Caring & Sharing with Nikolaos
The Caring and Sharing scheme, started in 1982 by the Bishop of Lewes, Peter Ball CGA, is based on two ideas: 1) by making a small sacrifice members can turn away from the material values of the western world; 2) they can share their comparative wealth by sending the savings from this small sacrifice to projects in poorer countries to provide the basic needs of life. The sacrifice is not expected to be a major one. It is in its regularity that it grows in value. A digestive biscuit costs only a few pence, but 5p per day amounts to more that £18 per year. Such sums given regularly by many Carers enable about £100,000 a year to be sent to our chosen projects.
Here is an adaptation of the plan focused on children and Christmas. You may wish to incorporate a small, regular sacrifice, such as suggested above, for an ongoing, rather than seasonal, plan. It is important for parents and other adults, to participate along with children as parental modeling is the most effective teacher.
Children need to learn there are only three things that can be done with money: Save, Spend, Share. Knowing this prepares for a lifetime of responsible stewardship. Three-part banks make it easy: moneybox, sectioned pig * or make your own from boxes or short Pringle cans.
Churches have been going on for some time about the materialism of Christmas. Yet the message usually seems to be “Keep buying the presents but come to church, as well.”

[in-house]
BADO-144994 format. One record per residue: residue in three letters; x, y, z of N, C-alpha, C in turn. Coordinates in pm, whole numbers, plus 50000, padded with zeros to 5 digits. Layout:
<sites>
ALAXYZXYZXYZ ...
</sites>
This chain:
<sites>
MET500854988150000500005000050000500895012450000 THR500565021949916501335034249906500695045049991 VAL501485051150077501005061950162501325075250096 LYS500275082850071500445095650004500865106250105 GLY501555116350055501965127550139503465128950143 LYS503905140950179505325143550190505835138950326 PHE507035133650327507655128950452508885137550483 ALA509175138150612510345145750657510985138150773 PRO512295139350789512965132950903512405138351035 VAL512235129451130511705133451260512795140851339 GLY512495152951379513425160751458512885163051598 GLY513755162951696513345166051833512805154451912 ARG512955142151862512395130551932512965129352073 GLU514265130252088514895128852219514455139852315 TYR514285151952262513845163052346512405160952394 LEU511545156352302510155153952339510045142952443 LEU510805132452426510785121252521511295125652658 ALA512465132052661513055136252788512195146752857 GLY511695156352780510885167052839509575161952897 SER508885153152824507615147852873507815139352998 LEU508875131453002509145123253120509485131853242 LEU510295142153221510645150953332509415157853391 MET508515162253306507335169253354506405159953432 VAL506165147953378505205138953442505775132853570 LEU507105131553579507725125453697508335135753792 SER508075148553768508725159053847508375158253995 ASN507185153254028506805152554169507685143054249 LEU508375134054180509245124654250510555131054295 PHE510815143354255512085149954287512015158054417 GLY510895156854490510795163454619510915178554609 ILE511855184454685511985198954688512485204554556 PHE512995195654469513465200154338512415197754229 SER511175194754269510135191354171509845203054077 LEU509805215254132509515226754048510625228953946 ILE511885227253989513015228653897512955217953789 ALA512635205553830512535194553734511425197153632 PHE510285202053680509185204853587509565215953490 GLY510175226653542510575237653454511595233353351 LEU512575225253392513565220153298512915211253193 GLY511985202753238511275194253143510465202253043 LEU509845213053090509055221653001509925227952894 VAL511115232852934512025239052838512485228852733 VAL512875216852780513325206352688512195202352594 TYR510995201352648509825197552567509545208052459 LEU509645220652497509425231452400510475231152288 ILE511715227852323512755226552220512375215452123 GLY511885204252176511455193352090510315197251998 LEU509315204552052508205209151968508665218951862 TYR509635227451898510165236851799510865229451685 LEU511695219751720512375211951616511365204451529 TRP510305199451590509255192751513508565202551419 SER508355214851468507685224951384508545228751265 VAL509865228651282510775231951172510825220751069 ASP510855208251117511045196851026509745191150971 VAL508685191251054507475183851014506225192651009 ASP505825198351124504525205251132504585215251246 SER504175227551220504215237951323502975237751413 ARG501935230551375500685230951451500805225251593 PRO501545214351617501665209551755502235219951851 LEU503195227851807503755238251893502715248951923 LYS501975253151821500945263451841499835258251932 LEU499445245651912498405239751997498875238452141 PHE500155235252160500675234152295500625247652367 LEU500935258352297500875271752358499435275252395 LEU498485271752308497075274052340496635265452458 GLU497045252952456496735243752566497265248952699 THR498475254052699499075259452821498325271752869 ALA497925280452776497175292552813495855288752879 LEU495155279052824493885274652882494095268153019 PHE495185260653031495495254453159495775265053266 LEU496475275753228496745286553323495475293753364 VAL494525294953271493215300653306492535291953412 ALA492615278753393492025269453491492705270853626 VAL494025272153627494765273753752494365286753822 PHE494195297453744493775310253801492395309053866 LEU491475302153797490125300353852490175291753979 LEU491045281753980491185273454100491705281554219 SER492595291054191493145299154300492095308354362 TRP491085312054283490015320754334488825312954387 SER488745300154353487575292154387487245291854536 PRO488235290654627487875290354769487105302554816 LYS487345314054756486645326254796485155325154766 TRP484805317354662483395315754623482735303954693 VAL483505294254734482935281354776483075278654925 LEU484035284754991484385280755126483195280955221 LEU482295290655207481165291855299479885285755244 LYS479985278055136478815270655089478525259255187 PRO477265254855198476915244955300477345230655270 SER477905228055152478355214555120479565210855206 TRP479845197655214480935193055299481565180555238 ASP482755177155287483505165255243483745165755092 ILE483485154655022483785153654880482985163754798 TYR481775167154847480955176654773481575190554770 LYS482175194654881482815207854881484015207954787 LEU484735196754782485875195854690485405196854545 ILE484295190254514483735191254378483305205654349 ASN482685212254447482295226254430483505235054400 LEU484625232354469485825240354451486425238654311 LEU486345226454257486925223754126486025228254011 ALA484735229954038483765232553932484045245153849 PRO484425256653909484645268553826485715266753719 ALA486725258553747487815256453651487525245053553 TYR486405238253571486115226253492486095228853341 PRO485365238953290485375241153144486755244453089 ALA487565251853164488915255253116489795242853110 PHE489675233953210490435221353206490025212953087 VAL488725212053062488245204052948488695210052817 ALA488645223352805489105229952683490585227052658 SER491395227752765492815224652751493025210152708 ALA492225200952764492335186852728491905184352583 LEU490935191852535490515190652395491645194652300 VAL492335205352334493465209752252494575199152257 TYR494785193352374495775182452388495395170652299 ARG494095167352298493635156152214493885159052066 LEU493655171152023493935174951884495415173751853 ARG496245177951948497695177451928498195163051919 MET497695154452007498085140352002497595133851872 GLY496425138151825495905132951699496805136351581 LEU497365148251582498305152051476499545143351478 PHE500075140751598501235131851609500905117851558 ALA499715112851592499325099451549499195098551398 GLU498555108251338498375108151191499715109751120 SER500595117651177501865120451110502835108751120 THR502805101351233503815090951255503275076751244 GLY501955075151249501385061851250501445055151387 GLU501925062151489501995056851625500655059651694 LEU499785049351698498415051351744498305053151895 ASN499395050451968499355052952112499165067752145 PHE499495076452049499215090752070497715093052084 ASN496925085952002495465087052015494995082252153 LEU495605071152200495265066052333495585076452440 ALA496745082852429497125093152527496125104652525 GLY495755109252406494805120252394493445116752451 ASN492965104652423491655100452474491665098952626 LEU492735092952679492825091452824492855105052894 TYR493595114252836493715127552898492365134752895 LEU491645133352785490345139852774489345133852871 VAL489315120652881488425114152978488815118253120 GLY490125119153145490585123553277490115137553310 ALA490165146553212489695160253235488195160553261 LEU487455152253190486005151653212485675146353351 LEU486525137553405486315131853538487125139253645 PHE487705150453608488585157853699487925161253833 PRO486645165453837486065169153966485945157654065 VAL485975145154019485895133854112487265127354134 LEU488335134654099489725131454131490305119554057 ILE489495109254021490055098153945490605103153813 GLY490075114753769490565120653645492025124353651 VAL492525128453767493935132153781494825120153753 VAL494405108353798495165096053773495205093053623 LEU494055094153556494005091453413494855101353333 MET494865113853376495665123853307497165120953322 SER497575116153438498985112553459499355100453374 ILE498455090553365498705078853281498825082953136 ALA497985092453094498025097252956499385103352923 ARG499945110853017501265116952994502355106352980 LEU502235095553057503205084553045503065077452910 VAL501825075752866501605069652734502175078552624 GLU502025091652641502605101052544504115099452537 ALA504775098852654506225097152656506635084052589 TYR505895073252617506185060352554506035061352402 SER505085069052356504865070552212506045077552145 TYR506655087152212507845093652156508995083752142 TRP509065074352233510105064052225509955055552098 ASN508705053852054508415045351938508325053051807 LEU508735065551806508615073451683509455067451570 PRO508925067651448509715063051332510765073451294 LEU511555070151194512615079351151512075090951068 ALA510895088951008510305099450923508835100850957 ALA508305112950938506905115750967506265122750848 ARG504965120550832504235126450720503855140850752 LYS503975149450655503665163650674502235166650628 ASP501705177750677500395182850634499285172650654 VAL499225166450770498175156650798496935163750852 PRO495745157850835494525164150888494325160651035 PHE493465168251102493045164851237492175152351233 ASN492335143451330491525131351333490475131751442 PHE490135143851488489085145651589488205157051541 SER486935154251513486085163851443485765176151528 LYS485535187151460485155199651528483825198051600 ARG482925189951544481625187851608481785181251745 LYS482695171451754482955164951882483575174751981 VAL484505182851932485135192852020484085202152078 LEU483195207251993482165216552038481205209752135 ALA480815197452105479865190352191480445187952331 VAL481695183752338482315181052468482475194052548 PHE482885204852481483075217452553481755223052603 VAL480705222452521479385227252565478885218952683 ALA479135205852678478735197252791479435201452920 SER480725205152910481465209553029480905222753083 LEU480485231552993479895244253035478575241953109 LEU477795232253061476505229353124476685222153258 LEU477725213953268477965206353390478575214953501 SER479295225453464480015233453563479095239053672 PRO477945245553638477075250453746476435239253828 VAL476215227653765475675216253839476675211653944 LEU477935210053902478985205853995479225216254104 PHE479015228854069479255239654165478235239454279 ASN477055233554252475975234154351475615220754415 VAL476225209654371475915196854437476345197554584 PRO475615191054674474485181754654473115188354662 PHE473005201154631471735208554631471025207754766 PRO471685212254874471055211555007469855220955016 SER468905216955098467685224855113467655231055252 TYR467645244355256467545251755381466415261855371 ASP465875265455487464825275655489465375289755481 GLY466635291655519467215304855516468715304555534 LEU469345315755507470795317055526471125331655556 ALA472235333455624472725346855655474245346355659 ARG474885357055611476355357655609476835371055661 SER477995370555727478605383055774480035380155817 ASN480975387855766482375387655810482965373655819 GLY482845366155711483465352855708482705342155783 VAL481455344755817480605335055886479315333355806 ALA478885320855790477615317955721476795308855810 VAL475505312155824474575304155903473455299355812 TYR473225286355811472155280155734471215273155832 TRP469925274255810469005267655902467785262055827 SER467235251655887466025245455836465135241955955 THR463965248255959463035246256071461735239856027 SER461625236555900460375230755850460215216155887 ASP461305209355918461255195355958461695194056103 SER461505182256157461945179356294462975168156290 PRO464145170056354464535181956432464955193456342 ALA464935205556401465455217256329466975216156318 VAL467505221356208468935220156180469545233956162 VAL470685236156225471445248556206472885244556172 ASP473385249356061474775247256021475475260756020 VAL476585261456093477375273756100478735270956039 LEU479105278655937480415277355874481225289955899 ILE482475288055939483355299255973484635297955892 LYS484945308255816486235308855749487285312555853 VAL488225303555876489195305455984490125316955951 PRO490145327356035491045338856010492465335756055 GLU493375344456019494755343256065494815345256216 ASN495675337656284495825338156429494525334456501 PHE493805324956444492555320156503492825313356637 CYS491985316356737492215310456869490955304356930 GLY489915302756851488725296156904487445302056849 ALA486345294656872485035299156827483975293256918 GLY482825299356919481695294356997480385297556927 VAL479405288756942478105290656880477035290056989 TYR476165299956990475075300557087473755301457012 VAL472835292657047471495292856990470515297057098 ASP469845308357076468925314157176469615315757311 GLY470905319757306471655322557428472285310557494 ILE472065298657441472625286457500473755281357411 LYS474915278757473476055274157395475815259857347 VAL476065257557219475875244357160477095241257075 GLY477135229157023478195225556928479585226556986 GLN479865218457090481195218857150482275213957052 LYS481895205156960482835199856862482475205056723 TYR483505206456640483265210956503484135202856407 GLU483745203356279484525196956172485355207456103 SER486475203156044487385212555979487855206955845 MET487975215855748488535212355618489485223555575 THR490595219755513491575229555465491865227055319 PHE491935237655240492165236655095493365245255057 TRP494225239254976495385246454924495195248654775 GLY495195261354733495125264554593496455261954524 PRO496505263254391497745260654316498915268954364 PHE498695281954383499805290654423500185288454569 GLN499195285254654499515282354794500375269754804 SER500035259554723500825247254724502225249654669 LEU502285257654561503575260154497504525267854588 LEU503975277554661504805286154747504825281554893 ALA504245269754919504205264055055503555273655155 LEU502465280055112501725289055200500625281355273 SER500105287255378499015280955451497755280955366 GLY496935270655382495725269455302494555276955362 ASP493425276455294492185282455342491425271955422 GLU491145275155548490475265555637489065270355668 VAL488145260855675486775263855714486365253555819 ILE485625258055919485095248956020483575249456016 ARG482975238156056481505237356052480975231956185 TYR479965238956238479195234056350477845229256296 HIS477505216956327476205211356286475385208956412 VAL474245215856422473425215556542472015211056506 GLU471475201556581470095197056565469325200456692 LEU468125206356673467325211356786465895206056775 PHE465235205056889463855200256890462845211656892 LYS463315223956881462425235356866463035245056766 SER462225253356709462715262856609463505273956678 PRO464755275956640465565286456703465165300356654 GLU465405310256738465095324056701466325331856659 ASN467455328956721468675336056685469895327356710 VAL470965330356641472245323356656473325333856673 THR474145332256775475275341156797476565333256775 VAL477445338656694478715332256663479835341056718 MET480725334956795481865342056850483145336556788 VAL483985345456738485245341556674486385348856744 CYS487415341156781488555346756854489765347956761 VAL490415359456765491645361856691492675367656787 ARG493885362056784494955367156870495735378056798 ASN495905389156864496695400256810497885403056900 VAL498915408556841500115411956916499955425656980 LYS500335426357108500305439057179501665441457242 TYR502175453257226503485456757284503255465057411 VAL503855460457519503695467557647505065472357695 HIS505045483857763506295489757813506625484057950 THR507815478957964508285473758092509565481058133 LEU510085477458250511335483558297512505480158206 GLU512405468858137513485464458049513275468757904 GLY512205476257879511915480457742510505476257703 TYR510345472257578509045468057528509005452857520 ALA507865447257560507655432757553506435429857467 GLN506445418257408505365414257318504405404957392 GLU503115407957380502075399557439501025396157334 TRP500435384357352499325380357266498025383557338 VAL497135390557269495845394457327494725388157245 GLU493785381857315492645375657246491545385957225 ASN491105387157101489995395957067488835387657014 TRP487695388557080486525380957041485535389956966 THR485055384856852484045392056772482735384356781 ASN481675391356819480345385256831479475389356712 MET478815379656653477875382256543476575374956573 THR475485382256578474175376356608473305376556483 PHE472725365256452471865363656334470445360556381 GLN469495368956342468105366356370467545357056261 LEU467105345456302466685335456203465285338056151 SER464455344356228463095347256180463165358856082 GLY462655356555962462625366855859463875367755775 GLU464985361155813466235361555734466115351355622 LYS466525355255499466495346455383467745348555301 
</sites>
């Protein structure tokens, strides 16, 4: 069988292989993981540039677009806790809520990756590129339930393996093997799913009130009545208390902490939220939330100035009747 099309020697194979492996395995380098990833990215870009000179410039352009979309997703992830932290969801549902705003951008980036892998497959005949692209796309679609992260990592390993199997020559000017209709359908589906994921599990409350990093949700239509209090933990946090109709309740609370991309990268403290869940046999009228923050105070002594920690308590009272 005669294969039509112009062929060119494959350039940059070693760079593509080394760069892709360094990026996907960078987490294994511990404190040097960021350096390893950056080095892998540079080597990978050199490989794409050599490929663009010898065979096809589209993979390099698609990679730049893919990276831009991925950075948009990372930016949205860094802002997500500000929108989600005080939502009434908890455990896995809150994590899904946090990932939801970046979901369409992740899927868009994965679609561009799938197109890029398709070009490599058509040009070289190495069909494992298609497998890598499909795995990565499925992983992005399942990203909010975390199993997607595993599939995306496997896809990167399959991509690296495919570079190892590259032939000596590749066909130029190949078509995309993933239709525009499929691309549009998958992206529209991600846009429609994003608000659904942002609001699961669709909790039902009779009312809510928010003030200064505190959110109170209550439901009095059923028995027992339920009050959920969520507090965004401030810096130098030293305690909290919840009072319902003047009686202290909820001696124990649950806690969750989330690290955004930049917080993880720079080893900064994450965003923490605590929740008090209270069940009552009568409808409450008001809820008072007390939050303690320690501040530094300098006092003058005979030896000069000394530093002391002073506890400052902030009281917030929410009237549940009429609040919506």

We wreck our planet through factory pollution. Then again, we ought to share our great too-much with the needy. And our materialism brings with it a sense of isolation from one another. Why not do something creative about this, to honour the Feast of the Nativity?
For instance, make 6 December, St Nicholas Day, a time to focus on real Christian present-giving. Ask the children to give perhaps five per cent of the value of their hoped-for presents to a favourite charity (or pledged from money to be given to them at Christmas). However, there must be a real reduction in the value of the presents they end up receiving. Grace flows from this act—in the long run, actually more important than the amount of money raised. The children begin to understand real sacrifice and the pleasure it brings to them, as well as the people they are helping. It also encourages a shift of carbon emissions away from our luxuries and towards others’ necessities. ‘Nikolaos’ (the saint’s original Greek name) can be our term for this sacrificial gift, just as he gave.
This exercise will need a lot of time in advance to organise, of course. Parents will have to discuss the scheme with their children and agree a sum to give. And you will have to consider what to do if you already have a toy service on or near Advent Sunday (perhaps the money to pay for the toys could derive from the pattern of sacrifice outlined above). Remember, too, that many aid agencies now ‘sell’ goats and seeds and other life-giving things as presents for the have-nots. This could be the means of effecting your giving to the needy.
Whatever your version of Nikolaos, you will be entering more deeply into the spirit of Christmas: giving things to people who need them, rather than to those who have more than enough already. This is evangelism, as well, giving an actual taste of the heavenly banquet. But watch out! Children have a habit of taking these things more seriously than adults.
NB If you have doubts about this scheme, visit Caring & Sharing East Sussex to find out how something similar has been operating since 1982, raising millions of pounds for the developing world through tiny sacrifices in lifestyle.
Anonymous by request, Eastbourne, East Sussex, England. Used by permission.